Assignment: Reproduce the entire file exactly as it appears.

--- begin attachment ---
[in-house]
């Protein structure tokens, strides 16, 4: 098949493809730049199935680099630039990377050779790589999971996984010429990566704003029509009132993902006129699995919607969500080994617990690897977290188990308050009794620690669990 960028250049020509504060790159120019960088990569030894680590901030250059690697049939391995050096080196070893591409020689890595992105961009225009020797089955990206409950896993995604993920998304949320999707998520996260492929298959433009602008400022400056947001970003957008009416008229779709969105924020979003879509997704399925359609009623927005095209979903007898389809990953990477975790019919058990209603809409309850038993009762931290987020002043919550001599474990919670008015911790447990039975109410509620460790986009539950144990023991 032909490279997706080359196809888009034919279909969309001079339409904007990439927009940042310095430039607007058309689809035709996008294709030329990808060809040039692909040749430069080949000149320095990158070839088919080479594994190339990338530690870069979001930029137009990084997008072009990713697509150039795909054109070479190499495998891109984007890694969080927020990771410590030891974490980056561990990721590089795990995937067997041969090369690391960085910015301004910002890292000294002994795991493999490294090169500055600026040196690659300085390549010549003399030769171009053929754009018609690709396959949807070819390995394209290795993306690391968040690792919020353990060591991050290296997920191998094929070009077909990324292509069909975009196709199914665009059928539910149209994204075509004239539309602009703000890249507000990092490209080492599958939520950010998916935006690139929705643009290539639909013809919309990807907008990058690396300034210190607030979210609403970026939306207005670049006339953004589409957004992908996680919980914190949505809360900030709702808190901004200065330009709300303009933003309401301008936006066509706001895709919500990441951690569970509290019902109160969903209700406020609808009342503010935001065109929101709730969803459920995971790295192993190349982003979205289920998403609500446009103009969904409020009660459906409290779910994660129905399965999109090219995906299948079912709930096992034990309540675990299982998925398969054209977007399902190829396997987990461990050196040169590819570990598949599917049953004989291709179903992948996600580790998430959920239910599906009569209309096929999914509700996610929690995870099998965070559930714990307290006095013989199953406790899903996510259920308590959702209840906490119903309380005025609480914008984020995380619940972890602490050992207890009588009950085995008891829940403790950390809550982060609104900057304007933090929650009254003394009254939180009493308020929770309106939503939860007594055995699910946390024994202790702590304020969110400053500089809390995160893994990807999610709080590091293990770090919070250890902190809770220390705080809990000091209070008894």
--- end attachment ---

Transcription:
[in-house]
């Protein structure tokens, strides 16, 4: 098949493809730049199935680099630039990377050779790589999971996984010429990566704003029509009132993902006129699995919607969500080994617990690897977290188990308050009794620690669990 960028250049020509504060790159120019960088990569030894680590901030250059690697049939391995050096080196070893591409020689890595992105961009225009020797089955990206409950896993995604993920998304949320999707998520996260492929298959433009602008400022400056947001970003957008009416008229779709969105924020979003879509997704399925359609009623927005095209979903007898389809990953990477975790019919058990209603809409309850038993009762931290987020002043919550001599474990919670008015911790447990039975109410509620460790986009539950144990023991 032909490279997706080359196809888009034919279909969309001079339409904007990439927009940042310095430039607007058309689809035709996008294709030329990808060809040039692909040749430069080949000149320095990158070839088919080479594994190339990338530690870069979001930029137009990084997008072009990713697509150039795909054109070479190499495998891109984007890694969080927020990771410590030891974490980056561990990721590089795990995937067997041969090369690391960085910015301004910002890292000294002994795991493999490294090169500055600026040196690659300085390549010549003399030769171009053929754009018609690709396959949807070819390995394209290795993306690391968040690792919020353990060591991050290296997920191998094929070009077909990324292509069909975009196709199914665009059928539910149209994204075509004239539309602009703000890249507000990092490209080492599958939520950010998916935006690139929705643009290539639909013809919309990807907008990058690396300034210190607030979210609403970026939306207005670049006339953004589409957004992908996680919980914190949505809360900030709702808190901004200065330009709300303009933003309401301008936006066509706001895709919500990441951690569970509290019902109160969903209700406020609808009342503010935001065109929101709730969803459920995971790295192993190349982003979205289920998403609500446009103009969904409020009660459906409290779910994660129905399965999109090219995906299948079912709930096992034990309540675990299982998925398969054209977007399902190829396997987990461990050196040169590819570990598949599917049953004989291709179903992948996600580790998430959920239910599906009569209309096929999914509700996610929690995870099998965070559930714990307290006095013989199953406790899903996510259920308590959702209840906490119903309380005025609480914008984020995380619940972890602490050992207890009588009950085995008891829940403790950390809550982060609104900057304007933090929650009254003394009254939180009493308020929770309106939503939860007594055995699910946390024994202790702590304020969110400053500089809390995160893994990807999610709080590091293990770090919070250890902190809770220390705080809990000091209070008894």